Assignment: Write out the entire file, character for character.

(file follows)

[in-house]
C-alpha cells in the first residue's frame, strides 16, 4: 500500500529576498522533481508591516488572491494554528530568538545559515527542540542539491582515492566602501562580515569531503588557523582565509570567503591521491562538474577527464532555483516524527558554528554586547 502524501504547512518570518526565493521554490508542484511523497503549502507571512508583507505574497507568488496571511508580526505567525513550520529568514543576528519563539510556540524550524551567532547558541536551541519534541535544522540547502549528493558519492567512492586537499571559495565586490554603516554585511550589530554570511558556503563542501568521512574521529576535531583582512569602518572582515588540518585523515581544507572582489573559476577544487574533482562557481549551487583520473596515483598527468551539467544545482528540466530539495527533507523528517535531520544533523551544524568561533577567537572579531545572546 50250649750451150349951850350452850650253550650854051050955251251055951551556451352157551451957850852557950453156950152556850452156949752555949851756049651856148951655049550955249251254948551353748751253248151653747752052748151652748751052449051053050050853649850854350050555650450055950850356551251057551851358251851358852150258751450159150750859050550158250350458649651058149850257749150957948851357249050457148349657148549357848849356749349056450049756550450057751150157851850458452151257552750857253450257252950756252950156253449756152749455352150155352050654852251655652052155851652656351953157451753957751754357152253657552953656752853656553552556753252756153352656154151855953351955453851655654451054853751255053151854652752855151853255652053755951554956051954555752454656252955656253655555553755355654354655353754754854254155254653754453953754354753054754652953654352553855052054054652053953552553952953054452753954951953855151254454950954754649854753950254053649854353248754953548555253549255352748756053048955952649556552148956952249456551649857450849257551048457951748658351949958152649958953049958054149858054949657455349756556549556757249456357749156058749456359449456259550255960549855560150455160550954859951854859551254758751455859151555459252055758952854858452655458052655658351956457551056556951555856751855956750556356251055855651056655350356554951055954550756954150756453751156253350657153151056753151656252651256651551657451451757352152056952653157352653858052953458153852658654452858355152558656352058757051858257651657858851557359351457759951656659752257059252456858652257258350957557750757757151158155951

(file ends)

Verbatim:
[in-house]
C-alpha cells in the first residue's frame, strides 16, 4: 500500500529576498522533481508591516488572491494554528530568538545559515527542540542539491582515492566602501562580515569531503588557523582565509570567503591521491562538474577527464532555483516524527558554528554586547 502524501504547512518570518526565493521554490508542484511523497503549502507571512508583507505574497507568488496571511508580526505567525513550520529568514543576528519563539510556540524550524551567532547558541536551541519534541535544522540547502549528493558519492567512492586537499571559495565586490554603516554585511550589530554570511558556503563542501568521512574521529576535531583582512569602518572582515588540518585523515581544507572582489573559476577544487574533482562557481549551487583520473596515483598527468551539467544545482528540466530539495527533507523528517535531520544533523551544524568561533577567537572579531545572546 50250649750451150349951850350452850650253550650854051050955251251055951551556451352157551451957850852557950453156950152556850452156949752555949851756049651856148951655049550955249251254948551353748751253248151653747752052748151652748751052449051053050050853649850854350050555650450055950850356551251057551851358251851358852150258751450159150750859050550158250350458649651058149850257749150957948851357249050457148349657148549357848849356749349056450049756550450057751150157851850458452151257552750857253450257252950756252950156253449756152749455352150155352050654852251655652052155851652656351953157451753957751754357152253657552953656752853656553552556753252756153352656154151855953351955453851655654451054853751255053151854652752855151853255652053755951554956051954555752454656252955656253655555553755355654354655353754754854254155254653754453953754354753054754652953654352553855052054054652053953552553952953054452753954951953855151254454950954754649854753950254053649854353248754953548555253549255352748756053048955952649556552148956952249456551649857450849257551048457951748658351949958152649958953049958054149858054949657455349756556549556757249456357749156058749456359449456259550255960549855560150455160550954859951854859551254758751455859151555459252055758952854858452655458052655658351956457551056556951555856751855956750556356251055855651056655350356554951055954550756954150756453751156253350657153151056753151656252651256651551657451451757352152056952653157352653858052953458153852658654452858355152558656352058757051858257651657858851557359351457759951656659752257059252456858652257258350957557750757757151158155951